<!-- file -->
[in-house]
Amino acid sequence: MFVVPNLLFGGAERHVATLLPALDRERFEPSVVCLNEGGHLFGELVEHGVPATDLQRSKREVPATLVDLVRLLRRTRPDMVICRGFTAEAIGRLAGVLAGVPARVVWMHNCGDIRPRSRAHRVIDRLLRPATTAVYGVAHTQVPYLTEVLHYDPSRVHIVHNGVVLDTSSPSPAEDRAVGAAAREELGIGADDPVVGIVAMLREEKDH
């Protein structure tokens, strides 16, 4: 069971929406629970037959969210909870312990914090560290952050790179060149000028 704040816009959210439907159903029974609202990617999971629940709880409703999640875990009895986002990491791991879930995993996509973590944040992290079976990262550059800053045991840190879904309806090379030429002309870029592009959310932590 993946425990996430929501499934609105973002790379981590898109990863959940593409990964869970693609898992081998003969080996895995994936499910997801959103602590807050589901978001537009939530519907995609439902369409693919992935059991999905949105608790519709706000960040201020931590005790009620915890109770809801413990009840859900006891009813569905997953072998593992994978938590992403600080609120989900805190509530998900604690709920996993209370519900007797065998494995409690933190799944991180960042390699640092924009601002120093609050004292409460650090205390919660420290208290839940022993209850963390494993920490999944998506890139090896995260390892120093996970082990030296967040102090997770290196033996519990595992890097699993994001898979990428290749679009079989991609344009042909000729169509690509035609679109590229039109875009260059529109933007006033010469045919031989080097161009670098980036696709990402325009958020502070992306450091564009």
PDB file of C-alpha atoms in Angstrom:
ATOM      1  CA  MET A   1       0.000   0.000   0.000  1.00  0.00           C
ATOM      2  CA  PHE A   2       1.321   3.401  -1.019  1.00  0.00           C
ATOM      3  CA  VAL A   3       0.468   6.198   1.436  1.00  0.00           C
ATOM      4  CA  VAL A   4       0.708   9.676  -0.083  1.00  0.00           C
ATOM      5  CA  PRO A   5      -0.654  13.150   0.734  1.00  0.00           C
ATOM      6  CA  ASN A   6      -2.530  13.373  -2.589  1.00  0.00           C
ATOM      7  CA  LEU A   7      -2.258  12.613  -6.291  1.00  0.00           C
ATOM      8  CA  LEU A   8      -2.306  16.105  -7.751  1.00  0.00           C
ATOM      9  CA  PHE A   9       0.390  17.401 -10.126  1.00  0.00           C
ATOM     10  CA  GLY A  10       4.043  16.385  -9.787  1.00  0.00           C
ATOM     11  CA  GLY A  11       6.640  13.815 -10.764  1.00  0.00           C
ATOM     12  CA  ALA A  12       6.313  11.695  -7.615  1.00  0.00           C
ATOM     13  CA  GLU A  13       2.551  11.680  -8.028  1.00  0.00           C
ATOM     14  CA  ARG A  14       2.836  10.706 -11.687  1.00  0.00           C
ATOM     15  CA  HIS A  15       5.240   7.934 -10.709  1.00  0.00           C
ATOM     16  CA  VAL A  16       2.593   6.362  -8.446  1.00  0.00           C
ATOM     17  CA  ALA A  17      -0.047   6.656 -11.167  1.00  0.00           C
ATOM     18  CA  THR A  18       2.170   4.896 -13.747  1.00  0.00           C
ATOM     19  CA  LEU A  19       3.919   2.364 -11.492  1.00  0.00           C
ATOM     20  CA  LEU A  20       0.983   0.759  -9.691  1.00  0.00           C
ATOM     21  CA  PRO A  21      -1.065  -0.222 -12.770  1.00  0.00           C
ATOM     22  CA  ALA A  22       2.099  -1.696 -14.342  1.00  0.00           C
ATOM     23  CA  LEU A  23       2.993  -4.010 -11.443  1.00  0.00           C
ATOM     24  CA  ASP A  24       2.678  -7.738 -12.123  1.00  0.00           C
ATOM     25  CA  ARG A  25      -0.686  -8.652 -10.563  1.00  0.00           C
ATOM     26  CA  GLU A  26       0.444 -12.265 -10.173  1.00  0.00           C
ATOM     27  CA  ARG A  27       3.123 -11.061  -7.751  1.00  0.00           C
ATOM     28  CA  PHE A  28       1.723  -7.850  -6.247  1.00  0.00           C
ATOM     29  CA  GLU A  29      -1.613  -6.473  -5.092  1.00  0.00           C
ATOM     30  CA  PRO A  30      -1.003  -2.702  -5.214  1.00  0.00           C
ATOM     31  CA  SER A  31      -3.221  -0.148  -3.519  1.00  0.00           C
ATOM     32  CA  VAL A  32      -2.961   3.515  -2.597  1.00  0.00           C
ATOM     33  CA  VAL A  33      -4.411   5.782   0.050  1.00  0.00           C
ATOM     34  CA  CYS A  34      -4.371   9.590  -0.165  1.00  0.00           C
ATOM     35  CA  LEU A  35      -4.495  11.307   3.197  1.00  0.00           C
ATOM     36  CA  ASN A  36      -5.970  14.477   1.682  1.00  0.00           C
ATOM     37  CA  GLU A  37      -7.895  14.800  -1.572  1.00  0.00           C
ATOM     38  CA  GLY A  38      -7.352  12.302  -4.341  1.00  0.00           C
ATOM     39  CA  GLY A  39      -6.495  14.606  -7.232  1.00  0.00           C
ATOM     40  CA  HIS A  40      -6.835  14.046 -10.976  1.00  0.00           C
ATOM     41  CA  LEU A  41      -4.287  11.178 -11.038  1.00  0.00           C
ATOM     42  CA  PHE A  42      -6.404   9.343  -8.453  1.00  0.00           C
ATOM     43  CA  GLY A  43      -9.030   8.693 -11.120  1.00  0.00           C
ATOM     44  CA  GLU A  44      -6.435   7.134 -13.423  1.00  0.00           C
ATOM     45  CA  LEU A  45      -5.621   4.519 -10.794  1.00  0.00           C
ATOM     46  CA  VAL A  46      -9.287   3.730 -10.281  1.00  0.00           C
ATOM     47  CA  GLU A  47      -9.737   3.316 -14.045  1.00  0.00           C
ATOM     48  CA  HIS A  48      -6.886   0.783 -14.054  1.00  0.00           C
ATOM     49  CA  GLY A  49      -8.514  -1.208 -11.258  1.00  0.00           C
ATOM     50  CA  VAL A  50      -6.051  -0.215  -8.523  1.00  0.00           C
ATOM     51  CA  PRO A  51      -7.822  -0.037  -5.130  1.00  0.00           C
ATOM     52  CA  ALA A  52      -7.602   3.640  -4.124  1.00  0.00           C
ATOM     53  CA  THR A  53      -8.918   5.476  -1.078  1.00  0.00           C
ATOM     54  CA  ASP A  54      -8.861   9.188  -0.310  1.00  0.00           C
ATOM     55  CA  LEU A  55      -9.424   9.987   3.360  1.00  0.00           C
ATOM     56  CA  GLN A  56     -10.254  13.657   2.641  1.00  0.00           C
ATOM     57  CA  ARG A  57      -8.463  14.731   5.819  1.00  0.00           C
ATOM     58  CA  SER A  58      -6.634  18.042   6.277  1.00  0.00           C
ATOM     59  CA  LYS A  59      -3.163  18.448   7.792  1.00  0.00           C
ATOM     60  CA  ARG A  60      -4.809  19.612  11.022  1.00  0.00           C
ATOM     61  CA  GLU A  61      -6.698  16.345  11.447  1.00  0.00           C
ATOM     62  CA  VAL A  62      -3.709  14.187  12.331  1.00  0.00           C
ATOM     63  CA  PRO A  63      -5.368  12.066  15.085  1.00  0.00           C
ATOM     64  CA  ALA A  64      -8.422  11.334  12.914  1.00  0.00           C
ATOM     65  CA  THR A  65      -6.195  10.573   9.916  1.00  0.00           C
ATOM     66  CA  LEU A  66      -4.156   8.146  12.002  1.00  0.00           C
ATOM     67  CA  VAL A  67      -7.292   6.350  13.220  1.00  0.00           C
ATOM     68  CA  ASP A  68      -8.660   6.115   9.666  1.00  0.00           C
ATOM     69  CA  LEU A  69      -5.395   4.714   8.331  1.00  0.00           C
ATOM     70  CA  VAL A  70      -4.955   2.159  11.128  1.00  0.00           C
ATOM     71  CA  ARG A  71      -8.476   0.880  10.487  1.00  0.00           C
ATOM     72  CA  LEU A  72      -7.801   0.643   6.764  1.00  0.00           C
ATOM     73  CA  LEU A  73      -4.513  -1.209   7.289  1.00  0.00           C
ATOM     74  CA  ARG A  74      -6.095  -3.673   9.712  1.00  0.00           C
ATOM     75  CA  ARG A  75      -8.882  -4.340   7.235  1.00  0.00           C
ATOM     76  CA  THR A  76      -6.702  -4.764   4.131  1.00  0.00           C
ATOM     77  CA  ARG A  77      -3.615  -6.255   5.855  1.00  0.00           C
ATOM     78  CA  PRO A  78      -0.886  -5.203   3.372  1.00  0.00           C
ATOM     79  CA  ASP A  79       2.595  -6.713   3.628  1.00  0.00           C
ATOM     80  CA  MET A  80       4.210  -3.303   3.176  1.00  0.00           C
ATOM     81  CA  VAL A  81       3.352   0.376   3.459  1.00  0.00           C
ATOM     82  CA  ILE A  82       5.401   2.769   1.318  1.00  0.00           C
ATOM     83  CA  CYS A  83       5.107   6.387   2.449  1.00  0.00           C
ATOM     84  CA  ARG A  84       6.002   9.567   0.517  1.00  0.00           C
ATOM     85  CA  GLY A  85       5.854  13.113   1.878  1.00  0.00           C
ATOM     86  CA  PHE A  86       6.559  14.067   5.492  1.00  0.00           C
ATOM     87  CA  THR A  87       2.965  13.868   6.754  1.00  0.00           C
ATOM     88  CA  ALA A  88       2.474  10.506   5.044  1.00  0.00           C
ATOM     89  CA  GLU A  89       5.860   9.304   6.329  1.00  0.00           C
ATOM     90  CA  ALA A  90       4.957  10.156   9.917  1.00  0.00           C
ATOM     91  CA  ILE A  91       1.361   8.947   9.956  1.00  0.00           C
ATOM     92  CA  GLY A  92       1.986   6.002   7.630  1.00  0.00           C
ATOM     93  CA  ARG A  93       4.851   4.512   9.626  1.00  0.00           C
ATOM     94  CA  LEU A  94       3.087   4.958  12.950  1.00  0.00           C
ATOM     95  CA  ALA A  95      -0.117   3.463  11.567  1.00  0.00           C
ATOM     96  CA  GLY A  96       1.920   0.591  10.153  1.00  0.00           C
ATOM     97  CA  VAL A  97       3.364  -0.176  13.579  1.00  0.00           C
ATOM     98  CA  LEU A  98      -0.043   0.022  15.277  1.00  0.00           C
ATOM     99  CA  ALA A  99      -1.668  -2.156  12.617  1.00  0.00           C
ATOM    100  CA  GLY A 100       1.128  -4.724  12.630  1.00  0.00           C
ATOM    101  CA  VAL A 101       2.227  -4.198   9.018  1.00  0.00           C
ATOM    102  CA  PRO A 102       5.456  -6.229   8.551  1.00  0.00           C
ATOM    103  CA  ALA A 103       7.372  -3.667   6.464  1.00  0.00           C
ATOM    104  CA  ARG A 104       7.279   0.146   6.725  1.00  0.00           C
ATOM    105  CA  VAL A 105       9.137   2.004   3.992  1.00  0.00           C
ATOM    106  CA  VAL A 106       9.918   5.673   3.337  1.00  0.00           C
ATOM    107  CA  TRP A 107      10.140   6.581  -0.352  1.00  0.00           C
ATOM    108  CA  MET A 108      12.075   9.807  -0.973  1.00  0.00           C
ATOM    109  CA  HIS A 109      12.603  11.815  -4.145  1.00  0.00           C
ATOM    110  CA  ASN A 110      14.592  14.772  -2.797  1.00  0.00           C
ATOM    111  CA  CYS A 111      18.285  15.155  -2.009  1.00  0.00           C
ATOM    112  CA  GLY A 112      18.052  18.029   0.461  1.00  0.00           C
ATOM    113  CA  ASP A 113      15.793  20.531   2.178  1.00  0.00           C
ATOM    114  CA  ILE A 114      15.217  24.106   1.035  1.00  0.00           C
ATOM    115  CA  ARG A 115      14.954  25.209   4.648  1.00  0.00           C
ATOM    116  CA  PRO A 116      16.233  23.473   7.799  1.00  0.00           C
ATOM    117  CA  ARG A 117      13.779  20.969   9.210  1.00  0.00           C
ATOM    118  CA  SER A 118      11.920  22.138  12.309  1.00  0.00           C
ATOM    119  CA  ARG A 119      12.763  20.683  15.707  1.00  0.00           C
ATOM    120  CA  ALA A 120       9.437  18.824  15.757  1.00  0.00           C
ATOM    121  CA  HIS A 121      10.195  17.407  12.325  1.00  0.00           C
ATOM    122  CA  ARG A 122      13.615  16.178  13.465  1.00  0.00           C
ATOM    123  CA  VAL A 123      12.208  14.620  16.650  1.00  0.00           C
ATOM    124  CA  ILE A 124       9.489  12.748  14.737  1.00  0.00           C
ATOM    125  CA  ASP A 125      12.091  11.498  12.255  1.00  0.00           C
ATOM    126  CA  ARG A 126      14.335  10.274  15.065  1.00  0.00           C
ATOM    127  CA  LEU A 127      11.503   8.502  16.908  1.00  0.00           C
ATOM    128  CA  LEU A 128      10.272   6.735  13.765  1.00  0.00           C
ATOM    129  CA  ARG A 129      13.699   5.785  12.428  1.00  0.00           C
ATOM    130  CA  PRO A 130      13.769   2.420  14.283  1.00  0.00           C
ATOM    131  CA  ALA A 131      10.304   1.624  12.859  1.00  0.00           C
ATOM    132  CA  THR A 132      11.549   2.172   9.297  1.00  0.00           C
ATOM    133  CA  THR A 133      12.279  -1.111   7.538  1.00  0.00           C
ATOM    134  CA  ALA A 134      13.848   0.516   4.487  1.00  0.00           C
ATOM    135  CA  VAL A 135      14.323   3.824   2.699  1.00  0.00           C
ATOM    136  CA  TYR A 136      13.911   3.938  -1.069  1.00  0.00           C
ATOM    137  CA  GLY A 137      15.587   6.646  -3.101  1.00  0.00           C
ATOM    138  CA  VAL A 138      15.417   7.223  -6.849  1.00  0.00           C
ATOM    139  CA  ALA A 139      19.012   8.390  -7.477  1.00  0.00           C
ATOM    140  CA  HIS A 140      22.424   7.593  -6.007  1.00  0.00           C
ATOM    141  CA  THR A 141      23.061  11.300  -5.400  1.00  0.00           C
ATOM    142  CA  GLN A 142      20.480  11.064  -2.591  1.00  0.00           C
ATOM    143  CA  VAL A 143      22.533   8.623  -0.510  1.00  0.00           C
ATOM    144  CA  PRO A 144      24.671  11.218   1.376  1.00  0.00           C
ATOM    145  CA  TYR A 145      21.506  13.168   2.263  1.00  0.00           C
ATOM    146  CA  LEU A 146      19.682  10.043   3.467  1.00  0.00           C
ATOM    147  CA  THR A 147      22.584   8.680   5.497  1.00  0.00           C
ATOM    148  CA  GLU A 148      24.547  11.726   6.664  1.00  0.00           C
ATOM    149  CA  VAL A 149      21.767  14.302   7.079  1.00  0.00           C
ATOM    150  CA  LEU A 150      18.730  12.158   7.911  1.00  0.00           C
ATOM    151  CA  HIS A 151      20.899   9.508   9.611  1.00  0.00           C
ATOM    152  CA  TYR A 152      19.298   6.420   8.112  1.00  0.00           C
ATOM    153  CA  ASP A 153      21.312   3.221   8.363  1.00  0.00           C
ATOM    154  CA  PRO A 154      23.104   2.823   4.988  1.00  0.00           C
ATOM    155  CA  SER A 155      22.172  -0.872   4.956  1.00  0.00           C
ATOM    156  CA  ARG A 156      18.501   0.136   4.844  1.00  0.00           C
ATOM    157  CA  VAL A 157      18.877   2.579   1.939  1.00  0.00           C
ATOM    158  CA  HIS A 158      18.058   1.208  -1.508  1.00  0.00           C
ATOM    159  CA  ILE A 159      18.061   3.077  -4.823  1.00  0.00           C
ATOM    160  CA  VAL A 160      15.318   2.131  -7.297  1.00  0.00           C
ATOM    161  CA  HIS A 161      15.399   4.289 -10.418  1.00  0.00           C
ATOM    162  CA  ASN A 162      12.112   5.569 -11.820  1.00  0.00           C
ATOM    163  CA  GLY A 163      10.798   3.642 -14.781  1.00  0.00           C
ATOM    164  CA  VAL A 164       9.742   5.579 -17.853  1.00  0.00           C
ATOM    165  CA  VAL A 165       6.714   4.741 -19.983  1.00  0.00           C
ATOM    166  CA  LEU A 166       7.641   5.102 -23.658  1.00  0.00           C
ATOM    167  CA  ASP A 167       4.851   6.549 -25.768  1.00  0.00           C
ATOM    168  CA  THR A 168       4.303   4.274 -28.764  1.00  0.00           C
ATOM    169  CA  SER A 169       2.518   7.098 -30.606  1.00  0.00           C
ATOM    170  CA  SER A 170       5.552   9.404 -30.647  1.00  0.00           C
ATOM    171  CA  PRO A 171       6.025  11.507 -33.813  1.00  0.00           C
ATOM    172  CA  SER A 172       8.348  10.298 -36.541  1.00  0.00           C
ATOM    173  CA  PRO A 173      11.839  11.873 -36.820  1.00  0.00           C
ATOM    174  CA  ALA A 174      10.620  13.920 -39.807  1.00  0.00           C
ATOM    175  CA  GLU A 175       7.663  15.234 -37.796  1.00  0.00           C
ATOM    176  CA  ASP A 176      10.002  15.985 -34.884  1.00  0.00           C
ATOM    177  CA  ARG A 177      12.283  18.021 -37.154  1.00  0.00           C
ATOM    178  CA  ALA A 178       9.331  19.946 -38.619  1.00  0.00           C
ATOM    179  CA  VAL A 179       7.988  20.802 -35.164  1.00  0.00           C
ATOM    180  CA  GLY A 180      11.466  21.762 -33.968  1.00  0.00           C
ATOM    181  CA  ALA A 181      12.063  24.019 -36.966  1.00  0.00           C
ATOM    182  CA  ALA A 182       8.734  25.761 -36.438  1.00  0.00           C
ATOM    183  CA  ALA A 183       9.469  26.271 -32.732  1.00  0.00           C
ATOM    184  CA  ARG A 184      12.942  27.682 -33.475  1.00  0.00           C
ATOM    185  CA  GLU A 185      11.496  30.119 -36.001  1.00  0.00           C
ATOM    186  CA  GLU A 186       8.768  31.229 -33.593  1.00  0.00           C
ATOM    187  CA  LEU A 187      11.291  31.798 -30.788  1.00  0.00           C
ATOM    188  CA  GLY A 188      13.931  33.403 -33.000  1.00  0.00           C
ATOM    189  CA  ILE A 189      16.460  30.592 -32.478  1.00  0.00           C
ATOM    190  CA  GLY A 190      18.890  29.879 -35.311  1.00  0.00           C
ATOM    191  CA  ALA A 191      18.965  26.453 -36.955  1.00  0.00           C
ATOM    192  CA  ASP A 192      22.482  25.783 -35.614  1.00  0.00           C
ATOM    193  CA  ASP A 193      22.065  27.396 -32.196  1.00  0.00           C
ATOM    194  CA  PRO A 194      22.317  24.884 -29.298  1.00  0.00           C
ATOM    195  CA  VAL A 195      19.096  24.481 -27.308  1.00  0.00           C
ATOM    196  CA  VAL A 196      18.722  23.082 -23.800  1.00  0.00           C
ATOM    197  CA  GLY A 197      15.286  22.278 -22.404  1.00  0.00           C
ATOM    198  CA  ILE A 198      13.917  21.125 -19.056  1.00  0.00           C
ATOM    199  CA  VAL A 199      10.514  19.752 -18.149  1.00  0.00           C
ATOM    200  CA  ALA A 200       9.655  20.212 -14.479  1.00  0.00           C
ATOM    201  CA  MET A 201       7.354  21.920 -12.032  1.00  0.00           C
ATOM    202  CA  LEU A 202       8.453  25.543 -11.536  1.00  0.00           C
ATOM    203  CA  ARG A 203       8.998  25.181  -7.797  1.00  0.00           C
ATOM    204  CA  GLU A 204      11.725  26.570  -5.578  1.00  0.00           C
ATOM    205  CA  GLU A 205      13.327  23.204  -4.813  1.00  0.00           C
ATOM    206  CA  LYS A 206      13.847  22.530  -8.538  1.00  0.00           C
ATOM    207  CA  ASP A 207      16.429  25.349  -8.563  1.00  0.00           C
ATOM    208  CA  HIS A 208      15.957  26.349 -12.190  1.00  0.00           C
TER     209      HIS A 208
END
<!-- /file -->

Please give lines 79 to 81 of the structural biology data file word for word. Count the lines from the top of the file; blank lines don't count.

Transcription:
ATOM     75  CA  ARG A  75      -8.882  -4.340   7.235  1.00  0.00           C
ATOM     76  CA  THR A  76      -6.702  -4.764   4.131  1.00  0.00           C
ATOM     77  CA  ARG A  77      -3.615  -6.255   5.855  1.00  0.00           C